The tragedy of cousin Alan is that his cabinet friends are too pathetic to remove a PM. The tragedy of PR is that we would take that power away from the electorate themselves. It is not just that the cabinet would be frustrated by their inability to get rid of Gordon, the people would be frustrated at the election itself and if there is one fact I want you to absorb tonight, it is that in the 50 years since the war there were 103 elections in Germany, Italy, Japan, Switzerland, Belgium, the Netherlands and Sweden - all countries that favour PR and its endless stream of buggins-turn coalitions. And how often, in those 103 elections, did voters actually succeed in producing a change of government? Six times!

No matter how you try it, AV, STV, STD: PR is a fraud upon the electorate because it will always tend to erode the sovereign right of the people to kick the rascals out. And I am not tonight going to argue that First Past The Post is perfect or proportional because no system is. And I know that there are some MPs who deeply resent the constituency system and the contact that it obliges them to have with the electorate - though I myself used to love my surgery and I will always treasure the memory of the woman who had slept with two identical twins and, since the DNA test was obviously inconclusive, she wondered if I could somehow work out which was the father of her baby.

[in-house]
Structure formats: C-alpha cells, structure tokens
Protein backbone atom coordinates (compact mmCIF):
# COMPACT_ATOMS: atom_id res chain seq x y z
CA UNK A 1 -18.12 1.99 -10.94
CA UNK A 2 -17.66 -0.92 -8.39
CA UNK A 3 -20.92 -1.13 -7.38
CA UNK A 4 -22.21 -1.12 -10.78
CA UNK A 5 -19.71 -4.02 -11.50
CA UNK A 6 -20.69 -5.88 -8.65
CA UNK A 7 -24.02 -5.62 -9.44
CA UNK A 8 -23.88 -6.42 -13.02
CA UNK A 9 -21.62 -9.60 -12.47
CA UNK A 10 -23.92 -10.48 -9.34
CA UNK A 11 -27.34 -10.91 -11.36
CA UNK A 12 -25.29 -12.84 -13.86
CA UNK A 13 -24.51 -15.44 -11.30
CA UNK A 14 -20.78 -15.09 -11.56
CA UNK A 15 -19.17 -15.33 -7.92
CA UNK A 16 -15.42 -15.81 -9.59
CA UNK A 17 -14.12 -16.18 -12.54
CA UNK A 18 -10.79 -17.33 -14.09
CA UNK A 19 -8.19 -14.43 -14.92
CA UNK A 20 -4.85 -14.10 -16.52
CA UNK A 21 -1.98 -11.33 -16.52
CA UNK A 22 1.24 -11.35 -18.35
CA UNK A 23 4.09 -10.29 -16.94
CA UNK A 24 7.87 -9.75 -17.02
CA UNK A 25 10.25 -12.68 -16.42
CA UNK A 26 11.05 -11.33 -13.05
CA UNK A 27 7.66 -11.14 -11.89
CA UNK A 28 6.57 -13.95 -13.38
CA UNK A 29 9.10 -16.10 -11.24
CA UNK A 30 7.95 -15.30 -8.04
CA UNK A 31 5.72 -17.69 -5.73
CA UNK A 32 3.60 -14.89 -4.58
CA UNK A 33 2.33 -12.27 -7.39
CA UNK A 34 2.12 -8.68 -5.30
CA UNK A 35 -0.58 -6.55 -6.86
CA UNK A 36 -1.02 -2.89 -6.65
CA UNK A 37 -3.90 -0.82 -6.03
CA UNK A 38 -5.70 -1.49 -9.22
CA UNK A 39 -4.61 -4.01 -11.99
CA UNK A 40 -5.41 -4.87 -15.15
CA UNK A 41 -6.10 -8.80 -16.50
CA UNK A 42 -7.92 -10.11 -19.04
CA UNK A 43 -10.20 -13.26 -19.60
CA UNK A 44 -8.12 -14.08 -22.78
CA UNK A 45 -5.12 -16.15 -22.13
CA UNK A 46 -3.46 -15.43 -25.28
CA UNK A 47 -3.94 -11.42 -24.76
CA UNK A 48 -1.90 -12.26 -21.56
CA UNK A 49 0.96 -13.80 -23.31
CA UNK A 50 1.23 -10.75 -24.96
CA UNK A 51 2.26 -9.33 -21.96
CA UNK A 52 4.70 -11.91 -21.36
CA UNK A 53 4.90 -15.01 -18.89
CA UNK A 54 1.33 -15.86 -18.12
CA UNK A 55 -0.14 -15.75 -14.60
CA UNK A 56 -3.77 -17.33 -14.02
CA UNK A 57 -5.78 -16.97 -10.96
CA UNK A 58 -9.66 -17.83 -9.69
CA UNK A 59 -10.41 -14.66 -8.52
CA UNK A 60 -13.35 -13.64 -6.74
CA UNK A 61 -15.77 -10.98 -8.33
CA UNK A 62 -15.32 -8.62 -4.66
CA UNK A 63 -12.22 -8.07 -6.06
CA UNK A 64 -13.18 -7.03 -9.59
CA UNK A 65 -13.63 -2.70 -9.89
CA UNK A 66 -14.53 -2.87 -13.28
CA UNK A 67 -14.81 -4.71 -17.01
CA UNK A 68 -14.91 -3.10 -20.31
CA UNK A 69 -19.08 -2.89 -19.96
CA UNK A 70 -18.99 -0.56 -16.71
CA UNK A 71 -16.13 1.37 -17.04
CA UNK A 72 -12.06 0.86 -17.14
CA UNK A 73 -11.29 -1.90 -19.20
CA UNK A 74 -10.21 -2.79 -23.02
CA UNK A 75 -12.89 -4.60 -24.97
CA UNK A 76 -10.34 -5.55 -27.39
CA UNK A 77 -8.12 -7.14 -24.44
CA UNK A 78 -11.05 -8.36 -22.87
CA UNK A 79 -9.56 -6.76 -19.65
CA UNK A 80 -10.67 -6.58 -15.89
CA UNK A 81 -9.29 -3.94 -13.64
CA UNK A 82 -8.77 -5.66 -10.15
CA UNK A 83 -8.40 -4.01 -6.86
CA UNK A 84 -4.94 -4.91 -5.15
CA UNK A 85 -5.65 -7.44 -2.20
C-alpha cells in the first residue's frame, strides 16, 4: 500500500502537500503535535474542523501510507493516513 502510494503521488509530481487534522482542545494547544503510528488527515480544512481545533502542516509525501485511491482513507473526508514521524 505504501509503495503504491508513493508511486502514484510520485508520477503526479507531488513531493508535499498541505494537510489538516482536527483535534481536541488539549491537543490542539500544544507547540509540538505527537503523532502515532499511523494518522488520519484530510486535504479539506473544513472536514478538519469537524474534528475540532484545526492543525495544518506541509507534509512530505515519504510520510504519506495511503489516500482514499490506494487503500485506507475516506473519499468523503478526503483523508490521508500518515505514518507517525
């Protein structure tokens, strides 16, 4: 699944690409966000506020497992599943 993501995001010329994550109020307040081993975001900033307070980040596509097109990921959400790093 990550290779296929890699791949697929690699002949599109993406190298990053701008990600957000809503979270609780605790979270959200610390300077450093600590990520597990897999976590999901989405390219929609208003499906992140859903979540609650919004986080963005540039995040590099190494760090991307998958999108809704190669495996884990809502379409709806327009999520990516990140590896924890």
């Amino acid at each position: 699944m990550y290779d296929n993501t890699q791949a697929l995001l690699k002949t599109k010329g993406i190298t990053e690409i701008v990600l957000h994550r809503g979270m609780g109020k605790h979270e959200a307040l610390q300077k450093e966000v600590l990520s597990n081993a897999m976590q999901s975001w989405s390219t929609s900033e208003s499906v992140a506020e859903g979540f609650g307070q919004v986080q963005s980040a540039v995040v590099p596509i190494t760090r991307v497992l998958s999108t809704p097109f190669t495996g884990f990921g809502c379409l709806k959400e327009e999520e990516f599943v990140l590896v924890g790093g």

This is the stuff of politics, ladies and gents, and that is why I want to preserve our system even though as Alan continually pointed out it is currently weighted against the Conservatives. And he mocks us for sticking to these principles and for putting the public interest before party interest. Well I can tell you in 2010 I think the public would rather see us stick up for the interests of the electorate than for the interests of politicians.

Of course it is true that in the last 50 years Tory constituencies have expanded and Labour seats have shrunk - as the voters very sensibly flee seats held by Labour MPs. But the answer is to redraw the boundaries in the time-honoured way, not to impose some new system with so many perils and flaws.

What have we all been through in the expenses scandal of 2009? What was the lesson we draw from the public outrage when they discovered the kind of thing that had been secretly bought with the additional costs allowance? What did they hate above all? It was the secrecy. It was the sense that the MPs were trying to get away with it. It was the hugger-mugger closed door deals that kept the public out but benefited the MPs themselves.